4X 4 Real: AI War Devs Announce Stars Beyond Reach

Hexes mandatory.

If you’ve pressed your ear to Arcen Games’ door, read their lips through their window, rummaged through their bins and taped together shredded documents, planted microphones to record their nocturnal mutterings, or browsed their forums, you might know that the AI War and The Last Federation developers have been working on a 4X strategy game. They’ve super-properly formally announced the game now, ditching its working title for the super-definitely final name of Stars Beyond Reach (it’s set planetside, see). As well as regular 4X stuff, it has a few interesting ideas about language and combat. The game doesn’t have units, for starters.

It’s set in the same universe as AI War and The Last Federation, bringing races from both together with a few new ones on a planet which seems sentient in a Sid Meier’s Alpha Centauri-ish sort of way. It can help or hinder civilisations, and it speaks and everything. Speaking to the other factions will be tricky unless you know their language, though. Here, doesn’t this sound nice?

The languages are literally transcoded text, so as you use linguists to unravel the languages you don’t know (if you care to), then you can better piece together what is being said. At the moment my intent is to make it so that you can take a guess at diplomatic discussions by kind of mashing buttons in languages you can half read. ;) And then see the results if you want to take that sort of gamble. That may not work out in practice, but I have some interesting ideas there that I want to play with, anyway.

That’s only a piece of the game, but one that jumped out at my eyes and said “read me because you’ll enjoy this idea!” or at least implied it. They’ve got interesting ideas about diplomacy in general too (at the bottom of that forum post).

Arcen’s short pitch is “Think Civilization meets SimCity meets AI War meets New Stuff.” Why SimCity? That’s partially because building placement and adjacencies matter, but also because it doesn’t have units. Given that eXterminate is a core tenet of 4X games, combat’s a little different. It’ll focus on buildings, through territory control and direct missile strikes from silos. Arcen founder Chris Park explains:

… I feel like most 4x games bog down in the late game because of all the tedious combat. And I don’t feel like automating that is the solution, I feel like a model that is actually fun and direct and fast and more in keeping with the rest of the game is the solution.

Oodles more details are splattered across Arcen’s forum, announcement, and blog posts. They plan to release Stars Beyond Reach in April or May 2015.


  1. Lord Custard Smingleigh says:

    Oh Arcen. If I had infinite money I would buy the studio and see what wonders they could perform when their crazy ideas are given AAA polish.

    Also, if you don’t read their patch notes, take a skim. Their patch notes for AI War show a deep and abiding love of games and they’ve given AI War more post-release development than some games get pre-release.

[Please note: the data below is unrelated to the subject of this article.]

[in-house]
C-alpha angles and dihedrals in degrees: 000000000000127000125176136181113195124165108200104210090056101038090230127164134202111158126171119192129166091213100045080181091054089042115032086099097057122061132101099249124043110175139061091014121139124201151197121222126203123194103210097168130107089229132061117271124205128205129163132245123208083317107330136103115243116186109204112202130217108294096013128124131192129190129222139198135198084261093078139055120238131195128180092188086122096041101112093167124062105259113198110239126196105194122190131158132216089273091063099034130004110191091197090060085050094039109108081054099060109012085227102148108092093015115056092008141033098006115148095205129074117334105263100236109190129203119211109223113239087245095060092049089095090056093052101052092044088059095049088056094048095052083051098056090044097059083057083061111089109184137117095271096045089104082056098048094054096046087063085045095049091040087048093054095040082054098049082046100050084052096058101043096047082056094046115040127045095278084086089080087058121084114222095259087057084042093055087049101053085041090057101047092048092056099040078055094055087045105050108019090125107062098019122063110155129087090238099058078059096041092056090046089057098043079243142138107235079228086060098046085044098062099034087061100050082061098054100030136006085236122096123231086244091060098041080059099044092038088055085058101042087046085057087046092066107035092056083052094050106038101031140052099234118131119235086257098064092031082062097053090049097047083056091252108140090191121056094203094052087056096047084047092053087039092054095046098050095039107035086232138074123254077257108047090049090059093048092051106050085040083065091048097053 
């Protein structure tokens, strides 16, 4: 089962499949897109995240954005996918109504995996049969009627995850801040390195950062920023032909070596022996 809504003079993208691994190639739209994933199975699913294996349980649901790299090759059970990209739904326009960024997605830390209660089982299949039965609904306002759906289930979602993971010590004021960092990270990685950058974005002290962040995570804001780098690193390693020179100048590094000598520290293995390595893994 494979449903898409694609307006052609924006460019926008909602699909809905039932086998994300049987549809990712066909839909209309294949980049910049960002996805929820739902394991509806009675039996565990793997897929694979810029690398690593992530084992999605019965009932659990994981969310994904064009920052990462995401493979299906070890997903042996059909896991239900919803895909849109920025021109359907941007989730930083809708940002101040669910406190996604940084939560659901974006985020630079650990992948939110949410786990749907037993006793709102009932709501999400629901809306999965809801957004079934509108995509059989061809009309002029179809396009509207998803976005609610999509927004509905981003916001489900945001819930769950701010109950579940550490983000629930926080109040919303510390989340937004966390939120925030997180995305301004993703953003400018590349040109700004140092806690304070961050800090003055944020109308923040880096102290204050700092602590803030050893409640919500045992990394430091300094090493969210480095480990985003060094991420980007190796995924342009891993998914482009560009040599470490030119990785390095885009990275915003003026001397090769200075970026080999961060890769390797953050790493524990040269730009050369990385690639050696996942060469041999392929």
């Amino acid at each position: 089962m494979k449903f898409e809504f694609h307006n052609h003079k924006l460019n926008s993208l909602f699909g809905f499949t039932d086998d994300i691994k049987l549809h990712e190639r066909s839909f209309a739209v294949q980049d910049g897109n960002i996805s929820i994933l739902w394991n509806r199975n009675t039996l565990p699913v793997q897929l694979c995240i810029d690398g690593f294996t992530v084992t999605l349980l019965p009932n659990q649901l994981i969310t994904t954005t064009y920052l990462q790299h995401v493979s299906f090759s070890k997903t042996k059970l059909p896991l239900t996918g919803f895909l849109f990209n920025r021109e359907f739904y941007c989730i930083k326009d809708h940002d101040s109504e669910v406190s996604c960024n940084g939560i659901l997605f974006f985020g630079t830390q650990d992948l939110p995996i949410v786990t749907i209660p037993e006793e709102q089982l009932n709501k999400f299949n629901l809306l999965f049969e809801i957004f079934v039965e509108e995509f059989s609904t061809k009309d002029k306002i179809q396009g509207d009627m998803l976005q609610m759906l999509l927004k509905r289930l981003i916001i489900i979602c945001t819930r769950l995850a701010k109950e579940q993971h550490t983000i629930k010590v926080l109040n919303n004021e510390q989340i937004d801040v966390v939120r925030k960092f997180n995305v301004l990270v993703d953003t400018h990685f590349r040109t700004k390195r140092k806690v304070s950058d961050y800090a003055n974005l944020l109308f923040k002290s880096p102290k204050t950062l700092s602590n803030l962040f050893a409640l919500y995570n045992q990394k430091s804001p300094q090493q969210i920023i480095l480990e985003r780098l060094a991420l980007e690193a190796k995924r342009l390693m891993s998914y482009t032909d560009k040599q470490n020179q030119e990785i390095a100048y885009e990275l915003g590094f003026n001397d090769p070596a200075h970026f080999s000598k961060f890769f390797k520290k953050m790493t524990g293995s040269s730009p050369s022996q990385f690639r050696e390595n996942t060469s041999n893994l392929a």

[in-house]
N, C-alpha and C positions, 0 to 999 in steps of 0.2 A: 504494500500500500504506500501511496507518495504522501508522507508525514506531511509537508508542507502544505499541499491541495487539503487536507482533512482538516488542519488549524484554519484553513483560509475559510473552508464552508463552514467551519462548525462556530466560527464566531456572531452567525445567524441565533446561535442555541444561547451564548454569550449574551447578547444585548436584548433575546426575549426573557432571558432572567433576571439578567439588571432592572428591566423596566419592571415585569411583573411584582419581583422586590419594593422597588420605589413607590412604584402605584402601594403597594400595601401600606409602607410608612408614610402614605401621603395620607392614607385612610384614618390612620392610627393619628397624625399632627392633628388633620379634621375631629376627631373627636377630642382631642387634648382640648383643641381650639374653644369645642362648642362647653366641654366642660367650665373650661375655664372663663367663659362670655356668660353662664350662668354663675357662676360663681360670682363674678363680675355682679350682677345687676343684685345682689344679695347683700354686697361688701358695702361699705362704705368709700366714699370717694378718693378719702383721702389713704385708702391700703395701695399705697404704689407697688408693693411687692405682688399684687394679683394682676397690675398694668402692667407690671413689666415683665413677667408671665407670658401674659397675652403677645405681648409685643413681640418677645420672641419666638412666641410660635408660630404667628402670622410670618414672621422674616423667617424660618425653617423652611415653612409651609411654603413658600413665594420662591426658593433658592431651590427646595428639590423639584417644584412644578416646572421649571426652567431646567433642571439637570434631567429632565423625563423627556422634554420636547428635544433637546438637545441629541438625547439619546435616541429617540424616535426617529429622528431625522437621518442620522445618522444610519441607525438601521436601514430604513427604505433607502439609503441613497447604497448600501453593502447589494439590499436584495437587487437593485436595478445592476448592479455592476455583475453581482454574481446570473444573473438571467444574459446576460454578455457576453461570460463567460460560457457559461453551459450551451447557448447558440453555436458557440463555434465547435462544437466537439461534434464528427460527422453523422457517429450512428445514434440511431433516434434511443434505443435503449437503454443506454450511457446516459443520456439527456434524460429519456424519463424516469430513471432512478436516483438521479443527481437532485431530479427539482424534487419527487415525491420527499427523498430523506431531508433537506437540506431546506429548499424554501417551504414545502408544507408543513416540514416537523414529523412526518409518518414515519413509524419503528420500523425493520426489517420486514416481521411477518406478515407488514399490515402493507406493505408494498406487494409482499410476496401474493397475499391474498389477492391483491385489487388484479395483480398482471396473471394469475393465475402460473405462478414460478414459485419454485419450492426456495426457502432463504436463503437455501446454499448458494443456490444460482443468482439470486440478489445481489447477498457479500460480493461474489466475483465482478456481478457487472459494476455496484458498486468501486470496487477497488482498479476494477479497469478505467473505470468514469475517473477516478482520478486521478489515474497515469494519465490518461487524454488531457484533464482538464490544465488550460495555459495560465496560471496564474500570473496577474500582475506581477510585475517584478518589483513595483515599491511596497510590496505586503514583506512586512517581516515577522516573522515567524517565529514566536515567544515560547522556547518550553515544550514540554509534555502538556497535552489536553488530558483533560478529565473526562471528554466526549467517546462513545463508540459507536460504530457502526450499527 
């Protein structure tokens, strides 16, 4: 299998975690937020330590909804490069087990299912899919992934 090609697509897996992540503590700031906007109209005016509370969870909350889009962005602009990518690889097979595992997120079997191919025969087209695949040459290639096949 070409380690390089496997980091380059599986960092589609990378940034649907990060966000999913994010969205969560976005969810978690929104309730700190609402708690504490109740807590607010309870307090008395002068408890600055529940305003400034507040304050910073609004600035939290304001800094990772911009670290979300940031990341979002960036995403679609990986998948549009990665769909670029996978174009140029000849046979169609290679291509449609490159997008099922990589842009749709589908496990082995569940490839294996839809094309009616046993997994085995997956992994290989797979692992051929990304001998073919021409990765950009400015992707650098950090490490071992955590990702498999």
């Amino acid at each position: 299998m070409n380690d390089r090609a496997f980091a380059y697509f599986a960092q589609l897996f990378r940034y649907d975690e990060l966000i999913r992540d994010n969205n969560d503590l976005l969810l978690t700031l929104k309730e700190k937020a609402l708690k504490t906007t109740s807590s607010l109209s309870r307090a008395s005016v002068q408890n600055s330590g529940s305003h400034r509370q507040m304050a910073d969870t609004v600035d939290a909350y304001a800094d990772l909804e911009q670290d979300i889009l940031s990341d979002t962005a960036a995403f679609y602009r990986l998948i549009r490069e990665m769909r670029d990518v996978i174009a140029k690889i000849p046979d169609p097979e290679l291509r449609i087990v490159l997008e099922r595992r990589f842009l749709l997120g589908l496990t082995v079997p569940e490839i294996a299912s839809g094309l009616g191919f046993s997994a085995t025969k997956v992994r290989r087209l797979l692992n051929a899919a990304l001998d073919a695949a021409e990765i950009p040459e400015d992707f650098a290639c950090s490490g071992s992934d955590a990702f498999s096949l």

I think Arcen’s games are a cry for help from people who can’t stop making games they find interesting.

    • RedViv says:

      I encourage everyone to further finance their self-torture.

      • Kempston Wiggler says:


        Through browsing Arcen’s website I found the full AI War bundle on sale – base game and all DLC – for $4.99 at IndieGameStand. That’ll do me for now. :)

    • daver4470 says:

      That is the best description of Arcen I’ve ever read.

      I loved the whole process around “A Valley Without Wind”.

      (1) Hey guys, here’s this new game with totally new concepts and stuff and things and stuff!
      (2) (bunch of development)
      (3) Hey guys, it turns out this game isn’t the game we really wanted to make. So we’re going to make that other game and give it to all of you for free. Also, we’ll keep on updating this version for a while, because we do kind of like it, even though it’s not the game we meant to make.
      (4) By the way, we’re also doing an expansion for AI War. Surprise!

      I have no idea whether this game will be successful or not… but I do know that it will be completely unique, probably slightly batshit crazy, patched/updated/improved/repatched about every 15 minutes, and have epic blog posts discussing esoteric design considerations that betray ridiculous amounts of thought and work put into it.

      • protorp says:

        Yes to all this praise, I’m happier giving my money to Arcen than to any other developer out there.

        They’d have to turn out many turkeys in a row to unbalance the amount of enjoyment their games have given me; goodwill enough has been earnt that I find myself still buying and playing their few games that don’t quite fundamentally grab me as much, simply for the interest of finding out what they’ve been working on and the supporting their being able to make whatever the next thing might be.